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The Dartmouth
June 17, 2024 | Latest Issue
The Dartmouth

Levy '71 talks value of contemplation

While a PhD in computer science and a diploma in calligraphy and bookbinding may seem like an unconventional pairing, University of Washington professor David Levy ’71 discussed how the juxtaposition of the two disciplines can demonstrate the value of contemplation in a fast-paced world in a lecture Thursday evening.

Levy encouraged students to search for a contemplative balance in a world marked by acceleration, overload, fragmentation and distraction, and to find ways to use modern digital tools to promote such a balance.

“We have arguably the most remarkable tools for scholarship and learning the world has ever known,” Levy said. “How is it that we have less time to think than ever before?”

Levy witnessed the beginnings of the modern technological age at a conference in California on digital typography in 1983, where the audience consisted of historians, calligraphers and computer scientists.

“At that moment, I understood that the computer was the next major writing tool,” Levy said. “That’s the moment when I learned this is how I bring these worlds together for myself.”

Society continues to value industrial age efficiency and the acceleration of production and consumption, he said. The industrial age’s philosophy in turn nurtures an educational system that resembles a factory rather than a space for thoughtful engagement.

“Thinking itself is a slow-time activity,” Levy said. “If you’re thinking or contemplating something serious, you need an extensive amount of time. Thinking simply does not fit into a production model. Thinking, fundamentally, is not something you make more efficient.”

Levy teaches college students to be aware of the role technology plays in their lives and create a dialogue about their relationship with technology.

Through his courses at the University of Washington, Levy said he found students often feel they spend too much time online and want to slow down.

“There’s an assumption that because you’ve grown up with these technologies that you don’t have any concerns for these technologies,” he said. “Let’s not assume that the older generation knows all the answers. We have to create a dialogue.”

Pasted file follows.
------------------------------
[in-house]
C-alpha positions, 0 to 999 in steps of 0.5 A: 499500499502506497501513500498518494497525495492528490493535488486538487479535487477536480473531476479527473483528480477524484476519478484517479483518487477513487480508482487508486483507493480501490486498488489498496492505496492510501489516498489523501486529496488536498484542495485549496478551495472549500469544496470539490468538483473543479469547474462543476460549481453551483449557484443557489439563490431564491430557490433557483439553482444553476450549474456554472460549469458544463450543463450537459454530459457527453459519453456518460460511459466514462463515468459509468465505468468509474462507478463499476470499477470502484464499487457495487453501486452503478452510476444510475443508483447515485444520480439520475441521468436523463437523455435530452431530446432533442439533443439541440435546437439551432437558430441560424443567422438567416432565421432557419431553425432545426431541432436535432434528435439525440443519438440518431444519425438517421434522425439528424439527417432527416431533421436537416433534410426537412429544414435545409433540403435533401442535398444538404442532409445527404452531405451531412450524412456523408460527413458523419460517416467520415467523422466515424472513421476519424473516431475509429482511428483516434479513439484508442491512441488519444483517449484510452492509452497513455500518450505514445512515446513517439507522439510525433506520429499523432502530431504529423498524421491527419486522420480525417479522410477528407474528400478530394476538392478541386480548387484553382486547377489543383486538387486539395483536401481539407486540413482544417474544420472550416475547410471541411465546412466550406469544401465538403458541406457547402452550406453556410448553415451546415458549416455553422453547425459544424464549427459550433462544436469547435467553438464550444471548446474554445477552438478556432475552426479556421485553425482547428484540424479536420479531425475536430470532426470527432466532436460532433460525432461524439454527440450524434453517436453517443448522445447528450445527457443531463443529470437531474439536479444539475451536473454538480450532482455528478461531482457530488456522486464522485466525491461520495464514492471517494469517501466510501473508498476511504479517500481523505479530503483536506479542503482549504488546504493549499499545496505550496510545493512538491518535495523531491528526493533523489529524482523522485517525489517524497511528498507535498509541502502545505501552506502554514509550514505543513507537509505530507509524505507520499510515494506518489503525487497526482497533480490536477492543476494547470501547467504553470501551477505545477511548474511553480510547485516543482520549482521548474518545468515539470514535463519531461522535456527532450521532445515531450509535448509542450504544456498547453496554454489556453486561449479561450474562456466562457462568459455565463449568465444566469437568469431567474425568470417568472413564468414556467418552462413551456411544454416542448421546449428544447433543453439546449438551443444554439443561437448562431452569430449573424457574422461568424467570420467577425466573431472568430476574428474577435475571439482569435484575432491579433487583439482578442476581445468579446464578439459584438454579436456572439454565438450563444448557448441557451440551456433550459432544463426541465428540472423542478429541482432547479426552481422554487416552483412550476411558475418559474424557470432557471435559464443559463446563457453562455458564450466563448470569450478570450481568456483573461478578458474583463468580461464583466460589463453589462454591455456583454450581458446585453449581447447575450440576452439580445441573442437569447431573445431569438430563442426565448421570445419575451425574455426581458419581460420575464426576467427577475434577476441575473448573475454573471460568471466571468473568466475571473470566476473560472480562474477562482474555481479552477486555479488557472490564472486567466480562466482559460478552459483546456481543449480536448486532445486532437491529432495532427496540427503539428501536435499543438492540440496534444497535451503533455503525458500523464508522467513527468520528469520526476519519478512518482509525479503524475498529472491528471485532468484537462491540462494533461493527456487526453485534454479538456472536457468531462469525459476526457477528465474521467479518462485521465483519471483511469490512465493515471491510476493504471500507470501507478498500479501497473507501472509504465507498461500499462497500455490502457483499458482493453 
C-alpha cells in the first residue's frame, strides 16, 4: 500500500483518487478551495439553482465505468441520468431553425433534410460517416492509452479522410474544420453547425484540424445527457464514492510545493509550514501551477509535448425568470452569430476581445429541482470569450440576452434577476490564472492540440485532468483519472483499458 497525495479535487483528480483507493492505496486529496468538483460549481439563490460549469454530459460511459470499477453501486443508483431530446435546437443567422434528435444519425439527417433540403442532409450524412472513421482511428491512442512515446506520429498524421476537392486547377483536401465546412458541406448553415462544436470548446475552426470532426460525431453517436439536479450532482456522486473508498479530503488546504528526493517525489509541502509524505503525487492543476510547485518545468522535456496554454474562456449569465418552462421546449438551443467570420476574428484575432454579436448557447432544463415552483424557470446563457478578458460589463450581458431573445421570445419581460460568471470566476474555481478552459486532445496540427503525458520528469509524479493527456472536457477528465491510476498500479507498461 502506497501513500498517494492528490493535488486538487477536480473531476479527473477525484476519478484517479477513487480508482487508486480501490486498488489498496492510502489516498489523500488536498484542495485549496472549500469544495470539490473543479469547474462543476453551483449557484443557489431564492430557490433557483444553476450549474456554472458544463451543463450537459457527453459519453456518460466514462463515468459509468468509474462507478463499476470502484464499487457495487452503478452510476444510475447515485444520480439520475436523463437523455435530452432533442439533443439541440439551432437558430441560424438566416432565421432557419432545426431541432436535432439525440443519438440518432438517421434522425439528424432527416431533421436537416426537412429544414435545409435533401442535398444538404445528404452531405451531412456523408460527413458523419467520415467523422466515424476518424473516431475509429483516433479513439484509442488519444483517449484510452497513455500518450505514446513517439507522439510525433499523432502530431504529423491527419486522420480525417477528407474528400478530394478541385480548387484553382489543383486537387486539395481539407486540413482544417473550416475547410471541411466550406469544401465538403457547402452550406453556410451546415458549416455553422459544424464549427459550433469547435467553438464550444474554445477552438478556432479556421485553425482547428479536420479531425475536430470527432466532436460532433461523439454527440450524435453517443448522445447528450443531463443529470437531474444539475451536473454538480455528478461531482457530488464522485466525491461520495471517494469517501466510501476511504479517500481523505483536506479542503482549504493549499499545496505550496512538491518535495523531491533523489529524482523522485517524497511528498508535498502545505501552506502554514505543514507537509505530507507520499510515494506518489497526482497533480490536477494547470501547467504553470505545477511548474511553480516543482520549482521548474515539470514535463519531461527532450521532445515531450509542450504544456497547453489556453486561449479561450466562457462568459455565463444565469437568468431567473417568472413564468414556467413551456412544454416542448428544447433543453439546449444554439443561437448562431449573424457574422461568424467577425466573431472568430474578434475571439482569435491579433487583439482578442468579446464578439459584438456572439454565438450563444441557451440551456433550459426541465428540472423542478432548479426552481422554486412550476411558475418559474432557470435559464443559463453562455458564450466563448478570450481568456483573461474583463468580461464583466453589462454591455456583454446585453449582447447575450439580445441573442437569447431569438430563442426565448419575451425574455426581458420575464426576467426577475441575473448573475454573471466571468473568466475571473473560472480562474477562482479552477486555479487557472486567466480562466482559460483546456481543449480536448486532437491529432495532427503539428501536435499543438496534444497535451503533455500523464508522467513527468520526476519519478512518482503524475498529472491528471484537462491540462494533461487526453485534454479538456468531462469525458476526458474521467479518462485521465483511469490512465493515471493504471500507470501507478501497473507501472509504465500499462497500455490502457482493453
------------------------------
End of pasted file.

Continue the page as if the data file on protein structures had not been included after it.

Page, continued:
While students increasingly use laptops in the classroom to increase efficiency, they also create distractions.

“We live in a time where more and more people are realizing that it’s very easy to be distracted,” he said. “We are connected in one sense through texting and Facebook, but we are also in another sense disconnected with ourselves and from our bodies and are having difficulty figuring out how to use these technologies in the most helpful ways.”

To address distraction, Levy studies methods of tapping into a contemplative state, such as the meditative practices of Buddhism as well as meditating and breathing exercises found in the ancient Greek education system.

Attendees appreciated Levy’s critique of modern life.

“Being creative and doing stuff that we consider in today’s modern society as ‘wasteful time’ is what we need,” said Cynthia Madu ’15, who attended the lecture and saw Levy in her education class. “Today’s educational system considers it wasteful, but we need to understand who we are outside of this machine.”

Madu disconnects from technology and connects with herself every Friday through knitting. She said the repetitive rhythm of moving her hands lets her mind focus solely on the task at hand without distractions or anxieties.

“Waste a little time,” she said. “Stop and smell the roses. The world’s not going to end in that 30 minute section you use for yourself.”

The lecture, titled “No Time to Think,” was sponsored by the Rockefeller Center, the Dartmouth Center for the Advancement of Learning, the Institute for Security, Technology and Society and the Tucker Foundation.